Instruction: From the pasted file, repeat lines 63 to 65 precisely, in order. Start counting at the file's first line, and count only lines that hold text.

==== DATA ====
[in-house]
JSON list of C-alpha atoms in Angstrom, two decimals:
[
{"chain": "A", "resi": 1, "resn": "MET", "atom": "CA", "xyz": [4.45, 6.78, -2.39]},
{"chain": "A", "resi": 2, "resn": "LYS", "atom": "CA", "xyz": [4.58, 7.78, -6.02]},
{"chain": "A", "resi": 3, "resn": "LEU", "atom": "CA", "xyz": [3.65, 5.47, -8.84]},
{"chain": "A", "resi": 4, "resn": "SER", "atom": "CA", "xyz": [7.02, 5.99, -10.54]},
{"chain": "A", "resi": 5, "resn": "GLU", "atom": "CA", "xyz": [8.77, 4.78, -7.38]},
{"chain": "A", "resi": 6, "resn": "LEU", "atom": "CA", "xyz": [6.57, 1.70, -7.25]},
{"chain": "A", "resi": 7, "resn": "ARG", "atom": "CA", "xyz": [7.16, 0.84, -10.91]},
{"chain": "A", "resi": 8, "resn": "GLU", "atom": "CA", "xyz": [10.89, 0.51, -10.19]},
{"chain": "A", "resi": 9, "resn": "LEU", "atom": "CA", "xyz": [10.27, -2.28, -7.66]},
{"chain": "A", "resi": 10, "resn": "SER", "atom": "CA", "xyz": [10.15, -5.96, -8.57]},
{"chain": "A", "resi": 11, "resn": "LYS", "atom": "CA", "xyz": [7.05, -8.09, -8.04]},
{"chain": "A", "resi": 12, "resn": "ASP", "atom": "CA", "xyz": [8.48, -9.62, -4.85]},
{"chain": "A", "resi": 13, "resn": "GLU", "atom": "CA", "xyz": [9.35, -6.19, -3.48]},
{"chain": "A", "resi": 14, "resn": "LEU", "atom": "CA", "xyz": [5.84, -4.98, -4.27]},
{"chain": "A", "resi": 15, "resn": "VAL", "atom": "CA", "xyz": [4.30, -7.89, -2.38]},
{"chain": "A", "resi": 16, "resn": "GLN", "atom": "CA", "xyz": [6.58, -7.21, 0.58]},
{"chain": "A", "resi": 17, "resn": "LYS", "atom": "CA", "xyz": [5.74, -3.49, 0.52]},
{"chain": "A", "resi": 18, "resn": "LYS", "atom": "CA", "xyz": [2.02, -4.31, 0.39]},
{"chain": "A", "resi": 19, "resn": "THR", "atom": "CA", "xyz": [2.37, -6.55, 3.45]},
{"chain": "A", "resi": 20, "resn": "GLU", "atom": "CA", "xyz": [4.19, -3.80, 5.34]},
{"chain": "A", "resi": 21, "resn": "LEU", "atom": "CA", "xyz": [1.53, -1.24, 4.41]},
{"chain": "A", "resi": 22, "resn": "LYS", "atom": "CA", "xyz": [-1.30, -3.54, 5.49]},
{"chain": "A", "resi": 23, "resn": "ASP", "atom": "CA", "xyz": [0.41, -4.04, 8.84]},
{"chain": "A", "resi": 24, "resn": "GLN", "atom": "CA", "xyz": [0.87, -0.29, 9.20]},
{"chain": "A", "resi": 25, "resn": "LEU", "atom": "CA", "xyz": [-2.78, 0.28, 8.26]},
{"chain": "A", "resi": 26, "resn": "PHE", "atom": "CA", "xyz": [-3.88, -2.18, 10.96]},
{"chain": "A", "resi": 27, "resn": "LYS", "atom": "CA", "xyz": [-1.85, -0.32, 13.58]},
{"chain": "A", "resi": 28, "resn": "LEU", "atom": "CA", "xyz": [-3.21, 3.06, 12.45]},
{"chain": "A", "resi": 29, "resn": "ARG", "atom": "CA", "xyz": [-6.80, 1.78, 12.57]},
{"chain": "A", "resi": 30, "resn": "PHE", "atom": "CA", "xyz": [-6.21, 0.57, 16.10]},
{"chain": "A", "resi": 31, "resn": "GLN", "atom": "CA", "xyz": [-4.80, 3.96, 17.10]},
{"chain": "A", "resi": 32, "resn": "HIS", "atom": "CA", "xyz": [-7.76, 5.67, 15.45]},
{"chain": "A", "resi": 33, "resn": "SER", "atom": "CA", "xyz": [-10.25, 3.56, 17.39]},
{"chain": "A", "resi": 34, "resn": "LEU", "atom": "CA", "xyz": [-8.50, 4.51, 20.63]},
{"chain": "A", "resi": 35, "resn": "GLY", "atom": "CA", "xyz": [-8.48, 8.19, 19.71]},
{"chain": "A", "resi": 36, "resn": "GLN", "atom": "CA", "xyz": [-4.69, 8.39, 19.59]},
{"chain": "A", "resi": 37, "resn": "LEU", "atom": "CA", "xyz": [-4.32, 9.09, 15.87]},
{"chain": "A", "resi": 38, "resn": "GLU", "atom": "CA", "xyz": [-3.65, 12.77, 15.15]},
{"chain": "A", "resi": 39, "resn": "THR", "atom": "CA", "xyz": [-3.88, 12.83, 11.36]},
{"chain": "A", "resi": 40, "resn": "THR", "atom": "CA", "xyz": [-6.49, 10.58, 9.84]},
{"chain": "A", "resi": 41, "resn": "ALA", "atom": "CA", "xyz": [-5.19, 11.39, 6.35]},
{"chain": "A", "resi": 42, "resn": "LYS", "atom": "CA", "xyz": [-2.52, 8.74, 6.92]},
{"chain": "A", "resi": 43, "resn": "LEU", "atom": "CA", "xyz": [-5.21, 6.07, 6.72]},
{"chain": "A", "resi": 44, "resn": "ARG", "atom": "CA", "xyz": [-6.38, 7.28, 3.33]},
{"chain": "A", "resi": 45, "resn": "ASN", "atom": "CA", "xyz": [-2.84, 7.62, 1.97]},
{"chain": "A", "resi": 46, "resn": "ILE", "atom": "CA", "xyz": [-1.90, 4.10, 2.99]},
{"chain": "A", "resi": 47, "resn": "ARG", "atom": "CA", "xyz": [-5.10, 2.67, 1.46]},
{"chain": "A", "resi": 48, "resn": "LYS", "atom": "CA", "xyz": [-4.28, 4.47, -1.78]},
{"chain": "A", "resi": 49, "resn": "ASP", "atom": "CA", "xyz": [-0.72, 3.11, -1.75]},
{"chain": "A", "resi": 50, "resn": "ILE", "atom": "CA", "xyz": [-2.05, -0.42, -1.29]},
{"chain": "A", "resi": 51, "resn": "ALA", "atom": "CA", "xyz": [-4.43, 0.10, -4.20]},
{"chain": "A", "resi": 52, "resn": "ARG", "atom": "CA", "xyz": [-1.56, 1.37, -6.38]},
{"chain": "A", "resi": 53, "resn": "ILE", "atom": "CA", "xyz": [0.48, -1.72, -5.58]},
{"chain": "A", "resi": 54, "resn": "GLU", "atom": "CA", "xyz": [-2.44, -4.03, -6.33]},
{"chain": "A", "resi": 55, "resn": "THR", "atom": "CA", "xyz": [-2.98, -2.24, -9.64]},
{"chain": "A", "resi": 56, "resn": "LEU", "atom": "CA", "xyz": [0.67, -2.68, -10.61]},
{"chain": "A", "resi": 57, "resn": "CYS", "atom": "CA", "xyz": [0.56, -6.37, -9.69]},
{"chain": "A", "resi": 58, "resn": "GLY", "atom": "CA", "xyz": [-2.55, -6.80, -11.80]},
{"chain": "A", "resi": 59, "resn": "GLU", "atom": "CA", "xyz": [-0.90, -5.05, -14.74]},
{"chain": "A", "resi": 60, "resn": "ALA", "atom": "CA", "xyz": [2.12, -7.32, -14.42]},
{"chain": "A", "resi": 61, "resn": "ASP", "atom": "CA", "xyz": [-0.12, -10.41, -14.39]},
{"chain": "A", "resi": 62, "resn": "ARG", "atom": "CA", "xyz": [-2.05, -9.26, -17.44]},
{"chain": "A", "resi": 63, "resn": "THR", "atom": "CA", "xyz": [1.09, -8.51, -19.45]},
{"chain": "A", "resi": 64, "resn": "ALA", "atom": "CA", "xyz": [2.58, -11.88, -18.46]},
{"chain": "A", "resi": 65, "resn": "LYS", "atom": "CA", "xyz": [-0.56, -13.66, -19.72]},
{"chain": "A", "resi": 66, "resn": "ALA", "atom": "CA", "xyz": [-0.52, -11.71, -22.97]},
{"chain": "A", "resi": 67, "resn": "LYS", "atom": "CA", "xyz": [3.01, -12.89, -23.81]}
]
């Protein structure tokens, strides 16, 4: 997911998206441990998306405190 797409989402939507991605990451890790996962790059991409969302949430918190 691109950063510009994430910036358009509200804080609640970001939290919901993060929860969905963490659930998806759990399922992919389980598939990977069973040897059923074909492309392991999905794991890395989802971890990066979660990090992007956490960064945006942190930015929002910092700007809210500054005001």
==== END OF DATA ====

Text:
{"chain": "A", "resi": 60, "resn": "ALA", "atom": "CA", "xyz": [2.12, -7.32, -14.42]},
{"chain": "A", "resi": 61, "resn": "ASP", "atom": "CA", "xyz": [-0.12, -10.41, -14.39]},
{"chain": "A", "resi": 62, "resn": "ARG", "atom": "CA", "xyz": [-2.05, -9.26, -17.44]},